That would be Robinson Cano, who Joe Girardi said today has the only guaranteed spot in his lineup, the No. 3 hole, around which the Yankees manager will build his fortress.
"When you think about it, you'd like to hit Robbie third,'' Girardi said. "That's the one piece you'd like to keep.''
Which means, theoretically, that anyone else in the lineup is liable to be shifted, including Derek Jeter from the leadoff spot or Alex Rodriguez from his beloved cleanup position.
"You can move guys around just because you have switch hitters and you have left-handers that hit left-handers,'' Girardi said. "You don't necessarily have to be married to one lineup. There''s some things we''ll talk about as the spring goes on and we see how some guys look.''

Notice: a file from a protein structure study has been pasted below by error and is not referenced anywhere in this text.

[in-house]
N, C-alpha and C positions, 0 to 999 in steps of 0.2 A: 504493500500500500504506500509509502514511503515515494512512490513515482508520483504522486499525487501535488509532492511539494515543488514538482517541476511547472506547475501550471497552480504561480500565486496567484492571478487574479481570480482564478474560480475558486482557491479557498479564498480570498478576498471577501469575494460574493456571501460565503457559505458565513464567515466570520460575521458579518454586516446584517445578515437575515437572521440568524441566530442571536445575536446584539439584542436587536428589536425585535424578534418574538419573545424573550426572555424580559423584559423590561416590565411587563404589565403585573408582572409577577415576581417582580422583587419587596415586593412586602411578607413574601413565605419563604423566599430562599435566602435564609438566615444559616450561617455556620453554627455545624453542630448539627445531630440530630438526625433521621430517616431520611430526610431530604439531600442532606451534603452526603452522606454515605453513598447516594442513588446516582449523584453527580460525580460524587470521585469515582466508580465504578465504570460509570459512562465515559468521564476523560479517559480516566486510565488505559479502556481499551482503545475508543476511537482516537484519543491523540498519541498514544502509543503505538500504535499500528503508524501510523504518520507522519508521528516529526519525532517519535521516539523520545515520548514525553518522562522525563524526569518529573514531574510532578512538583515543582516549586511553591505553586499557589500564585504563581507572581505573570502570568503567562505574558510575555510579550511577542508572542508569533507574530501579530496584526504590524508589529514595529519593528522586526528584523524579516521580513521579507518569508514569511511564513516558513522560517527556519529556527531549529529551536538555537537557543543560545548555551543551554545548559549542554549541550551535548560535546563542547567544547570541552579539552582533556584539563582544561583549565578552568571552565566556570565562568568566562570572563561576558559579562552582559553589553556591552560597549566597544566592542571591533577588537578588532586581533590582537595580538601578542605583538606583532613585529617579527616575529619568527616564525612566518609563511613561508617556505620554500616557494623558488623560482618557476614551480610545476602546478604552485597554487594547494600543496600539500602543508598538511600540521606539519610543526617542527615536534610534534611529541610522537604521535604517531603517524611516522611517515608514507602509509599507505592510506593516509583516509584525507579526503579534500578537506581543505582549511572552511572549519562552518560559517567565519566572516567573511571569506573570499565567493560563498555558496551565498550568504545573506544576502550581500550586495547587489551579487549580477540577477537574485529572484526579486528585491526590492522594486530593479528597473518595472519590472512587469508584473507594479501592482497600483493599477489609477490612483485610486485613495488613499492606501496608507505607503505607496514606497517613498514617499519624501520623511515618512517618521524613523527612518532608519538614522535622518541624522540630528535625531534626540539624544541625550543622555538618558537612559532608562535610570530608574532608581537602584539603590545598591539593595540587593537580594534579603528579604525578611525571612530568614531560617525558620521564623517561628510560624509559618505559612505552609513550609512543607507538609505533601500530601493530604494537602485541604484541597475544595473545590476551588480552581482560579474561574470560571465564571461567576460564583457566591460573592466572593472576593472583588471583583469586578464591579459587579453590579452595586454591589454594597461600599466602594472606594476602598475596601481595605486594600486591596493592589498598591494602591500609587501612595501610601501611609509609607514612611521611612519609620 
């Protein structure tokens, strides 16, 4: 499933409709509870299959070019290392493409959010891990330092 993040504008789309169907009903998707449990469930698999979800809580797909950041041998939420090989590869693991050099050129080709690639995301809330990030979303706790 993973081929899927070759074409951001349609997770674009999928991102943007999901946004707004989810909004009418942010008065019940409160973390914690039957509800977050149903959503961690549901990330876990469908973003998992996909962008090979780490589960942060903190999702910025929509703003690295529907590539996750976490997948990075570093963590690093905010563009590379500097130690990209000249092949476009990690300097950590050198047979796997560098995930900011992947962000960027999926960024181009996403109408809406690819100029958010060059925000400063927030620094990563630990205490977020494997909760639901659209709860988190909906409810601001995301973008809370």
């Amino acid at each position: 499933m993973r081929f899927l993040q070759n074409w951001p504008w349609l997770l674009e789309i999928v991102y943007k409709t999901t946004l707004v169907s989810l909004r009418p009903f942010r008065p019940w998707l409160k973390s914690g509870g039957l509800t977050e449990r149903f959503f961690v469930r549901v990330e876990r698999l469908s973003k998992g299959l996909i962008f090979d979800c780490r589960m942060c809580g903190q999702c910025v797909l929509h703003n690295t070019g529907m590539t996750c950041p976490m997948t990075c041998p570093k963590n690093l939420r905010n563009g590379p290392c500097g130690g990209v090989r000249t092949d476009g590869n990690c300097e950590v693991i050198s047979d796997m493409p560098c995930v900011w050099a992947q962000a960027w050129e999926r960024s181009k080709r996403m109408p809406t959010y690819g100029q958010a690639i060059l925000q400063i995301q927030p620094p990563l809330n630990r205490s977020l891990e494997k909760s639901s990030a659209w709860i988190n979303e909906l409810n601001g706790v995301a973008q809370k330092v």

The subject arose when I asked Girardi about the possibility of moving Curtis Granderson, the team's HR leader in 2011 with 41, out of the two-hole and into the heart of the batting order, a subject I will be examining in greater detail later this week.
But truthfully, do I think Girardi will seriously shake up his lineup? No, I do not.
But it was interesting to hear that with a lineup full of All-Stars and at least two potential Hall of Famers, the only one whose batting order slot Girardi considers etched in granite is Cano's, an indication of the esteem the Yankee second baseman is held in as an offensive force by his manager.
Cano is still not with the team, having returned to the Dominican Republic to attend the funeral of his grandmother, who died Sunday. Cano is expected back in camp on Thursday."